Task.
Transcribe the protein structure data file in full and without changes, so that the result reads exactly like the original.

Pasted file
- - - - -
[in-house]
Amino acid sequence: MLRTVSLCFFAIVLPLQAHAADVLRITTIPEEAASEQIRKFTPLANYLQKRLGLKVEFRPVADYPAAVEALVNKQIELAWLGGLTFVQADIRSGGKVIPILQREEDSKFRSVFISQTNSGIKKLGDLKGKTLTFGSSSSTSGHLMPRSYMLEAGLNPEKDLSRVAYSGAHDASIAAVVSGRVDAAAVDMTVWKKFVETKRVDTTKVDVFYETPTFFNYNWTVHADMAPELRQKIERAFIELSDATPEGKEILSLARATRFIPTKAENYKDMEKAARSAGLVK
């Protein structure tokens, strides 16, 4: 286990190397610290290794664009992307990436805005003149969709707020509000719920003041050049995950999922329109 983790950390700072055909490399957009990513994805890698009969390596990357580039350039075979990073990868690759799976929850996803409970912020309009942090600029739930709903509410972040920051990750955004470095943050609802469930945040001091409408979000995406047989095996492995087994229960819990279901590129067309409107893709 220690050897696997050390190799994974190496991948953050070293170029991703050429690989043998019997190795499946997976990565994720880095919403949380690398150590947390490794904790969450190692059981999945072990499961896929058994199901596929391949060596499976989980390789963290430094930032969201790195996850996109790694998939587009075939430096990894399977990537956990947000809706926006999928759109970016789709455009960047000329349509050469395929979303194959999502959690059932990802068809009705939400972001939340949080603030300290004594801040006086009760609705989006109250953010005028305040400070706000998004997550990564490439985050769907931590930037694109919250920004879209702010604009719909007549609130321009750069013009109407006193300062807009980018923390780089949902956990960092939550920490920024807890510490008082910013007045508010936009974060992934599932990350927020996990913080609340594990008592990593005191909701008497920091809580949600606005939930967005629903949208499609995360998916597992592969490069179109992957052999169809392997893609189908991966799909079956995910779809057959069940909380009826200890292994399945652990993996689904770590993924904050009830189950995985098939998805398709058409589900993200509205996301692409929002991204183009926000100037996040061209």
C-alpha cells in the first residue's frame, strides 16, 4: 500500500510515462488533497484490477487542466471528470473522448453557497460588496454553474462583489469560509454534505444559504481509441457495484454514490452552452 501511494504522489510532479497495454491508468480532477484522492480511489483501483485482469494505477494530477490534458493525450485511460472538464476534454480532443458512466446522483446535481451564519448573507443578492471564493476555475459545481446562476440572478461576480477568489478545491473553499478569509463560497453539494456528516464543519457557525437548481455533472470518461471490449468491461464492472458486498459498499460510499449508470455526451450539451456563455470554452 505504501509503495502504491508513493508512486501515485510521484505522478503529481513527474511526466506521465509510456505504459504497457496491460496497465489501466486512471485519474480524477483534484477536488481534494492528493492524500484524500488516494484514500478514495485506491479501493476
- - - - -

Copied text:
[in-house]
Amino acid sequence: MLRTVSLCFFAIVLPLQAHAADVLRITTIPEEAASEQIRKFTPLANYLQKRLGLKVEFRPVADYPAAVEALVNKQIELAWLGGLTFVQADIRSGGKVIPILQREEDSKFRSVFISQTNSGIKKLGDLKGKTLTFGSSSSTSGHLMPRSYMLEAGLNPEKDLSRVAYSGAHDASIAAVVSGRVDAAAVDMTVWKKFVETKRVDTTKVDVFYETPTFFNYNWTVHADMAPELRQKIERAFIELSDATPEGKEILSLARATRFIPTKAENYKDMEKAARSAGLVK
């Protein structure tokens, strides 16, 4: 286990190397610290290794664009992307990436805005003149969709707020509000719920003041050049995950999922329109 983790950390700072055909490399957009990513994805890698009969390596990357580039350039075979990073990868690759799976929850996803409970912020309009942090600029739930709903509410972040920051990750955004470095943050609802469930945040001091409408979000995406047989095996492995087994229960819990279901590129067309409107893709 220690050897696997050390190799994974190496991948953050070293170029991703050429690989043998019997190795499946997976990565994720880095919403949380690398150590947390490794904790969450190692059981999945072990499961896929058994199901596929391949060596499976989980390789963290430094930032969201790195996850996109790694998939587009075939430096990894399977990537956990947000809706926006999928759109970016789709455009960047000329349509050469395929979303194959999502959690059932990802068809009705939400972001939340949080603030300290004594801040006086009760609705989006109250953010005028305040400070706000998004997550990564490439985050769907931590930037694109919250920004879209702010604009719909007549609130321009750069013009109407006193300062807009980018923390780089949902956990960092939550920490920024807890510490008082910013007045508010936009974060992934599932990350927020996990913080609340594990008592990593005191909701008497920091809580949600606005939930967005629903949208499609995360998916597992592969490069179109992957052999169809392997893609189908991966799909079956995910779809057959069940909380009826200890292994399945652990993996689904770590993924904050009830189950995985098939998805398709058409589900993200509205996301692409929002991204183009926000100037996040061209």
C-alpha cells in the first residue's frame, strides 16, 4: 500500500510515462488533497484490477487542466471528470473522448453557497460588496454553474462583489469560509454534505444559504481509441457495484454514490452552452 501511494504522489510532479497495454491508468480532477484522492480511489483501483485482469494505477494530477490534458493525450485511460472538464476534454480532443458512466446522483446535481451564519448573507443578492471564493476555475459545481446562476440572478461576480477568489478545491473553499478569509463560497453539494456528516464543519457557525437548481455533472470518461471490449468491461464492472458486498459498499460510499449508470455526451450539451456563455470554452 505504501509503495502504491508513493508512486501515485510521484505522478503529481513527474511526466506521465509510456505504459504497457496491460496497465489501466486512471485519474480524477483534484477536488481534494492528493492524500484524500488516494484514500478514495485506491479501493476